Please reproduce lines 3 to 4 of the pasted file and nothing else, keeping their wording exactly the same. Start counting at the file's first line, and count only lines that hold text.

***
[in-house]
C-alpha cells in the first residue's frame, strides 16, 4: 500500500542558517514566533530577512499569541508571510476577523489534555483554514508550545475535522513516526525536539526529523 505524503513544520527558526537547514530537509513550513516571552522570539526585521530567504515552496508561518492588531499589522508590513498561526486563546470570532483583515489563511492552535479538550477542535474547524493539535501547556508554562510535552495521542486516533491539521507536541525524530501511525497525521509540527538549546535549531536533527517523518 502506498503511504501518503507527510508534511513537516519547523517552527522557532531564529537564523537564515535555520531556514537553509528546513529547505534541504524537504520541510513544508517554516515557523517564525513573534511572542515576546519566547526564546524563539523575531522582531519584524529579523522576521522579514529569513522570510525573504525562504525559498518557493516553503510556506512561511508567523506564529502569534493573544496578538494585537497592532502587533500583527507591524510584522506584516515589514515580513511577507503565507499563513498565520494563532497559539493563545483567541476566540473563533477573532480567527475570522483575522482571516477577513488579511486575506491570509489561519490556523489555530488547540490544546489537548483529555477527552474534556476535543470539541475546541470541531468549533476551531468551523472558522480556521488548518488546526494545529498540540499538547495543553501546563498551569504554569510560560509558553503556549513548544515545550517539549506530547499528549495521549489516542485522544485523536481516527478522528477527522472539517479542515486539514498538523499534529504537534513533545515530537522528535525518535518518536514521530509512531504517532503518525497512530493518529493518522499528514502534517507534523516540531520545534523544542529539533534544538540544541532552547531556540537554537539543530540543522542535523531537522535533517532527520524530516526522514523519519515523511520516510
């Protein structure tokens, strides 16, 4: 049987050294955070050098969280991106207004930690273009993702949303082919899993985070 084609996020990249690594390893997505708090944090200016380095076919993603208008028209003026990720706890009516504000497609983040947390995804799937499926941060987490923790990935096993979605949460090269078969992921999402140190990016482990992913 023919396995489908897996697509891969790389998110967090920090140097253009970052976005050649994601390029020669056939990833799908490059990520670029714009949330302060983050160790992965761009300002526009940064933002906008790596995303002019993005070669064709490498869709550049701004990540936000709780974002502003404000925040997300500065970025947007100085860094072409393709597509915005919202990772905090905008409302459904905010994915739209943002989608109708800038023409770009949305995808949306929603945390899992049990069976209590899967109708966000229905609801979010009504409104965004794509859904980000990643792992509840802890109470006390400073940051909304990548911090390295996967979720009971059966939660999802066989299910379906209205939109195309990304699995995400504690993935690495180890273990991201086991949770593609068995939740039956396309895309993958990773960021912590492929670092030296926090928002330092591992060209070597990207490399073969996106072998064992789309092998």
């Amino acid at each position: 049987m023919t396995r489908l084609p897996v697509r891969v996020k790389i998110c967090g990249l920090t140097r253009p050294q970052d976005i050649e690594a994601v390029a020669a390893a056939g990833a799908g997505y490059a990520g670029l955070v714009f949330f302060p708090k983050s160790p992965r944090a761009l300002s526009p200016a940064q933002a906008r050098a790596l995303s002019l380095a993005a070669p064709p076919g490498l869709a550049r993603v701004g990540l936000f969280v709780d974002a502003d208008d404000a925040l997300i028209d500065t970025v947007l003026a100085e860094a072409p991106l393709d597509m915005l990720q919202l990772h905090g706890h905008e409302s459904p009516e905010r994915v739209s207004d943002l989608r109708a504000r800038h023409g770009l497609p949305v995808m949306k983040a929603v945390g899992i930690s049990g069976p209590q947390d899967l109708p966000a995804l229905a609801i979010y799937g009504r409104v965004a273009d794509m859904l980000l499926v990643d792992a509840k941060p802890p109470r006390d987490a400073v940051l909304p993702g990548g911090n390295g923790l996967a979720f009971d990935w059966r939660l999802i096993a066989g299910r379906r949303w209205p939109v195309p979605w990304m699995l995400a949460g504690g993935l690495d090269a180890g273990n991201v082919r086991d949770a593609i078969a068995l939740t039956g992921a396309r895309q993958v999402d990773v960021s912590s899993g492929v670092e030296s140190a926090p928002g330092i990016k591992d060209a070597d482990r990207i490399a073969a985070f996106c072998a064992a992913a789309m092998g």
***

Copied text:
């Protein structure tokens, strides 16, 4: 049987050294955070050098969280991106207004930690273009993702949303082919899993985070 084609996020990249690594390893997505708090944090200016380095076919993603208008028209003026990720706890009516504000497609983040947390995804799937499926941060987490923790990935096993979605949460090269078969992921999402140190990016482990992913 023919396995489908897996697509891969790389998110967090920090140097253009970052976005050649994601390029020669056939990833799908490059990520670029714009949330302060983050160790992965761009300002526009940064933002906008790596995303002019993005070669064709490498869709550049701004990540936000709780974002502003404000925040997300500065970025947007100085860094072409393709597509915005919202990772905090905008409302459904905010994915739209943002989608109708800038023409770009949305995808949306929603945390899992049990069976209590899967109708966000229905609801979010009504409104965004794509859904980000990643792992509840802890109470006390400073940051909304990548911090390295996967979720009971059966939660999802066989299910379906209205939109195309990304699995995400504690993935690495180890273990991201086991949770593609068995939740039956396309895309993958990773960021912590492929670092030296926090928002330092591992060209070597990207490399073969996106072998064992789309092998």
């Amino acid at each position: 049987m023919t396995r489908l084609p897996v697509r891969v996020k790389i998110c967090g990249l920090t140097r253009p050294q970052d976005i050649e690594a994601v390029a020669a390893a056939g990833a799908g997505y490059a990520g670029l955070v714009f949330f302060p708090k983050s160790p992965r944090a761009l300002s526009p200016a940064q933002a906008r050098a790596l995303s002019l380095a993005a070669p064709p076919g490498l869709a550049r993603v701004g990540l936000f969280v709780d974002a502003d208008d404000a925040l997300i028209d500065t970025v947007l003026a100085e860094a072409p991106l393709d597509m915005l990720q919202l990772h905090g706890h905008e409302s459904p009516e905010r994915v739209s207004d943002l989608r109708a504000r800038h023409g770009l497609p949305v995808m949306k983040a929603v945390g899992i930690s049990g069976p209590q947390d899967l109708p966000a995804l229905a609801i979010y799937g009504r409104v965004a273009d794509m859904l980000l499926v990643d792992a509840k941060p802890p109470r006390d987490a400073v940051l909304p993702g990548g911090n390295g923790l996967a979720f009971d990935w059966r939660l999802i096993a066989g299910r379906r949303w209205p939109v195309p979605w990304m699995l995400a949460g504690g993935l690495d090269a180890g273990n991201v082919r086991d949770a593609i078969a068995l939740t039956g992921a396309r895309q993958v999402d990773v960021s912590s899993g492929v670092e030296s140190a926090p928002g330092i990016k591992d060209a070597d482990r990207i490399a073969a985070f996106c072998a064992a992913a789309m092998g």